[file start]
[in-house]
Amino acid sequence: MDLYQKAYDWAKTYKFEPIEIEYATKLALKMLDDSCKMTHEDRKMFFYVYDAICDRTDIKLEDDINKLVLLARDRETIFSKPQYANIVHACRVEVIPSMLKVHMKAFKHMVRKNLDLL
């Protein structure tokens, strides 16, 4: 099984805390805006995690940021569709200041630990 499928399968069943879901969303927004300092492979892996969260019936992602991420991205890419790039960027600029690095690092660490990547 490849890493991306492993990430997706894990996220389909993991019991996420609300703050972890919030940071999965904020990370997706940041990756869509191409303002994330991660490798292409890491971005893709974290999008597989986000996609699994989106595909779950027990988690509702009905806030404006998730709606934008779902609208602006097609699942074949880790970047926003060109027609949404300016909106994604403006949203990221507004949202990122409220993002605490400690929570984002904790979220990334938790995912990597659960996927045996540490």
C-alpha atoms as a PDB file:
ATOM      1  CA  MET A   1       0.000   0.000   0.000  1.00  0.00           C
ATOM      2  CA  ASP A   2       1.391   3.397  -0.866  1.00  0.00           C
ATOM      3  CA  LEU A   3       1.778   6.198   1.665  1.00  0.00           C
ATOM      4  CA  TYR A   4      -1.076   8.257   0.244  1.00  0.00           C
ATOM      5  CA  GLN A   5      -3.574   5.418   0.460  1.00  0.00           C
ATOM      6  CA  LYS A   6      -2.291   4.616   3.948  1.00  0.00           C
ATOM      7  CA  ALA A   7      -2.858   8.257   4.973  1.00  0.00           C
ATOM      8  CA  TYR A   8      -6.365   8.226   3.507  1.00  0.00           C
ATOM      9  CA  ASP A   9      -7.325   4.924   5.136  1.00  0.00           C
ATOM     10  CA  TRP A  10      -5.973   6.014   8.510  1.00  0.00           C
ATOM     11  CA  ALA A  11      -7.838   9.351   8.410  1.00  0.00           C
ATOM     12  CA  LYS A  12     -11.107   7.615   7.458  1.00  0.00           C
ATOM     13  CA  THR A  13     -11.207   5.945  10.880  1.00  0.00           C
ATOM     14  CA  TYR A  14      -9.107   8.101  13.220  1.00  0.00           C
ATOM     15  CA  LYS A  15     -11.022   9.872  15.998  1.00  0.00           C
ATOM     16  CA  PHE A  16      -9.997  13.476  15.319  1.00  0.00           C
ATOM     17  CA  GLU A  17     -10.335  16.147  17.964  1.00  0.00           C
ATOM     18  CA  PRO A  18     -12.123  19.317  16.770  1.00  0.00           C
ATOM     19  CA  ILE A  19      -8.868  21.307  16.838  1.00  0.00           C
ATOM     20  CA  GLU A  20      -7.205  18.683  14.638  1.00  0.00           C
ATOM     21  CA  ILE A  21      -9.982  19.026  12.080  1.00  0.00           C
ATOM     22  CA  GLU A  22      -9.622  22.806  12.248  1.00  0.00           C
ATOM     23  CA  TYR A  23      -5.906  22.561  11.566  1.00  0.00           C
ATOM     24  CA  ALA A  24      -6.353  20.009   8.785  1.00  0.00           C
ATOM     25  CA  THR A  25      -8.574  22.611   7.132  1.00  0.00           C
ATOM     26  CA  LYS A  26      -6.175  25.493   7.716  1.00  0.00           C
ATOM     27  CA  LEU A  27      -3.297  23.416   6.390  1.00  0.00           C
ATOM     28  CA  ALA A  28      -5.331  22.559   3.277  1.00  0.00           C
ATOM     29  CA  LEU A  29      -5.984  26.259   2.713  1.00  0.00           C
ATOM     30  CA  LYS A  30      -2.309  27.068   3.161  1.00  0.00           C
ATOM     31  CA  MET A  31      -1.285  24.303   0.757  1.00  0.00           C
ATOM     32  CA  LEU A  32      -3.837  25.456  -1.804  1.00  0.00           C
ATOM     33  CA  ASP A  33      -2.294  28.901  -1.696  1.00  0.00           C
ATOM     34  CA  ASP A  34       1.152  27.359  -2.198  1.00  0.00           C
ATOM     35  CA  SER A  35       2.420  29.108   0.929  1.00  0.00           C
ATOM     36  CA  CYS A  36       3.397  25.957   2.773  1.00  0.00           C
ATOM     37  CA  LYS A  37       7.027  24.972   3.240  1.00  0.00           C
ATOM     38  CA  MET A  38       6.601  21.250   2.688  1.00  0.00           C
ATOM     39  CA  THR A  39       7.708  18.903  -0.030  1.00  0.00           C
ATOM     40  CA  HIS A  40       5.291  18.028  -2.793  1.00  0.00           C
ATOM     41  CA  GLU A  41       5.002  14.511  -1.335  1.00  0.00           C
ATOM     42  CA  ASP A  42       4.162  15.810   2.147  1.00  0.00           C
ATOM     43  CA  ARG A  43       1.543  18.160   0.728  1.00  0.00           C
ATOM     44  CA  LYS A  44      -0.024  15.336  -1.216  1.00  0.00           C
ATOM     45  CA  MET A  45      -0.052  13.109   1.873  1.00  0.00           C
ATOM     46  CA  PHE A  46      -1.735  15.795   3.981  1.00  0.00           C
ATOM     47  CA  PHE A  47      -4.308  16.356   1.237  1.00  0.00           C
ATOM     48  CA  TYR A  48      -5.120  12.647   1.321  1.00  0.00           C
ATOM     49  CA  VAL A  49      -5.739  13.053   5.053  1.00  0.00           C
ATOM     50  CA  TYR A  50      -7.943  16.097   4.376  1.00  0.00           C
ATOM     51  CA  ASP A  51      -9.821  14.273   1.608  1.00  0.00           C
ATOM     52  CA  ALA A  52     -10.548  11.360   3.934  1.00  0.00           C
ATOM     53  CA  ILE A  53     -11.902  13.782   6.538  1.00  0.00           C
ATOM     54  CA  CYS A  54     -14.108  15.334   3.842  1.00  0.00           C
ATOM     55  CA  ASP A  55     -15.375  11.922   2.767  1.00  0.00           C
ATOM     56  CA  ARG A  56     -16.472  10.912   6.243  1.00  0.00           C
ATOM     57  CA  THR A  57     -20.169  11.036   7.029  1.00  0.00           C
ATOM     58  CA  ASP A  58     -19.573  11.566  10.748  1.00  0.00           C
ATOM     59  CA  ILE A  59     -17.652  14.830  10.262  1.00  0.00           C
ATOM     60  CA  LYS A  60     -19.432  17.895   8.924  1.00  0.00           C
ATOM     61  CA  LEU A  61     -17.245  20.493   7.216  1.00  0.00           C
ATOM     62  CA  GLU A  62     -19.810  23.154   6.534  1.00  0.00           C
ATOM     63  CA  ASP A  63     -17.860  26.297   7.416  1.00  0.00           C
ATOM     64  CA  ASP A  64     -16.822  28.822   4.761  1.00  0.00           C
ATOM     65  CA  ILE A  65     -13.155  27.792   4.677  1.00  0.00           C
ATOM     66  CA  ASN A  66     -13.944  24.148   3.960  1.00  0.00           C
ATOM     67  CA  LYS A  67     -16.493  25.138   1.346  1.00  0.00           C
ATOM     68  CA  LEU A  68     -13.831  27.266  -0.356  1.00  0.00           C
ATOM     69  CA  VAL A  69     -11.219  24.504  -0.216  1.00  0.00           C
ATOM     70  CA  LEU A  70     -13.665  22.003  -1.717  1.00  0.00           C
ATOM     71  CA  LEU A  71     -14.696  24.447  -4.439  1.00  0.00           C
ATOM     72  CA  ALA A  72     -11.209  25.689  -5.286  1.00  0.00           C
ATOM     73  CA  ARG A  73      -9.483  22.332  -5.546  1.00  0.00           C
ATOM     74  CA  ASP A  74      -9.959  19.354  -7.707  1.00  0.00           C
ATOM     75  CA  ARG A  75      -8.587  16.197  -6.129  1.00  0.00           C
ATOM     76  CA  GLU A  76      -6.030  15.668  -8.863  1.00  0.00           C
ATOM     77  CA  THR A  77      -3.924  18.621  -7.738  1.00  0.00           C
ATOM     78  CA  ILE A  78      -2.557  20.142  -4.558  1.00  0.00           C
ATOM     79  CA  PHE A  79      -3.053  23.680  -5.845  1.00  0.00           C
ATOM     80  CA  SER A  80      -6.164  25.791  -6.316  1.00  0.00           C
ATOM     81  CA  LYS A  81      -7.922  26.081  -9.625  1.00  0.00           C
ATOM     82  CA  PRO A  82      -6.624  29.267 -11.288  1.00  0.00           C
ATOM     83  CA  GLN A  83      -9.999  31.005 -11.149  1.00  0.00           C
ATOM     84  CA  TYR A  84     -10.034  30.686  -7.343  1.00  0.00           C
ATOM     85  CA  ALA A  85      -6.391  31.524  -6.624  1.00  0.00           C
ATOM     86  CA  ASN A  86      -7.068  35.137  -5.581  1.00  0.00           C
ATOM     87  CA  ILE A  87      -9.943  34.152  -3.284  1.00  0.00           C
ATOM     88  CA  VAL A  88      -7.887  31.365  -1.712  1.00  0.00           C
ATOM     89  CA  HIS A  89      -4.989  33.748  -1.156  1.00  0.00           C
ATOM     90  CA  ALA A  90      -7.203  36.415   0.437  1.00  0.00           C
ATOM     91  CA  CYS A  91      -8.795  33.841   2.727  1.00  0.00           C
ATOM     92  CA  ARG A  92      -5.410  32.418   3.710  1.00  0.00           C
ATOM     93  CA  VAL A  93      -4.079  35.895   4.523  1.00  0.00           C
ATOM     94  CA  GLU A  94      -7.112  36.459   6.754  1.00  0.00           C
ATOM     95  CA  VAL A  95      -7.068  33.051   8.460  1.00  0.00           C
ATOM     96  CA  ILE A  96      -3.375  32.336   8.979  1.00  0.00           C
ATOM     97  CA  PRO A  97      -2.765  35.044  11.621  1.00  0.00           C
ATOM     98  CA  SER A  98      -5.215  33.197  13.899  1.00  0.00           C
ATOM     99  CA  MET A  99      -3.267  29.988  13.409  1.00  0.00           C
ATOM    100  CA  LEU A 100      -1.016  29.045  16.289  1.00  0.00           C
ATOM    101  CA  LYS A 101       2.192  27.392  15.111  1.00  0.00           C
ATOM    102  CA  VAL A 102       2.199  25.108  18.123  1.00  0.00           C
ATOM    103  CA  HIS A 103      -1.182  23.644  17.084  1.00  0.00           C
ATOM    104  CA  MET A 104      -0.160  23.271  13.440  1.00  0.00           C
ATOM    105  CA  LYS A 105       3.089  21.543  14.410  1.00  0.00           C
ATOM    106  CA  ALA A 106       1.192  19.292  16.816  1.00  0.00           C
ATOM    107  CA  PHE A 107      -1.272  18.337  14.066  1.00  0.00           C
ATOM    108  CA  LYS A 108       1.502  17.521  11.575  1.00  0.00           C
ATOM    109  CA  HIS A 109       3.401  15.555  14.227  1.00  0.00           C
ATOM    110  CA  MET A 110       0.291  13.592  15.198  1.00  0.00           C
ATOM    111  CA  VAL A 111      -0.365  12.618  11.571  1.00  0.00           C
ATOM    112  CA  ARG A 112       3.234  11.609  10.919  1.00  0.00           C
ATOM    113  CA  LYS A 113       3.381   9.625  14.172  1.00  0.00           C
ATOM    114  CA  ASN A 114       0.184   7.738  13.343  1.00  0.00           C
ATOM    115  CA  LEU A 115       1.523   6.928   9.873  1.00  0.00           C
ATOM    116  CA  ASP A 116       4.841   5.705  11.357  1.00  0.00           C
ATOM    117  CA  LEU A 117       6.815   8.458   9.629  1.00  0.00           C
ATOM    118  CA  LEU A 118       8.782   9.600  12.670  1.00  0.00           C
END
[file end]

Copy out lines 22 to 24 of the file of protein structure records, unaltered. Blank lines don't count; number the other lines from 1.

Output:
ATOM     18  CA  PRO A  18     -12.123  19.317  16.770  1.00  0.00           C
ATOM     19  CA  ILE A  19      -8.868  21.307  16.838  1.00  0.00           C
ATOM     20  CA  GLU A  20      -7.205  18.683  14.638  1.00  0.00           C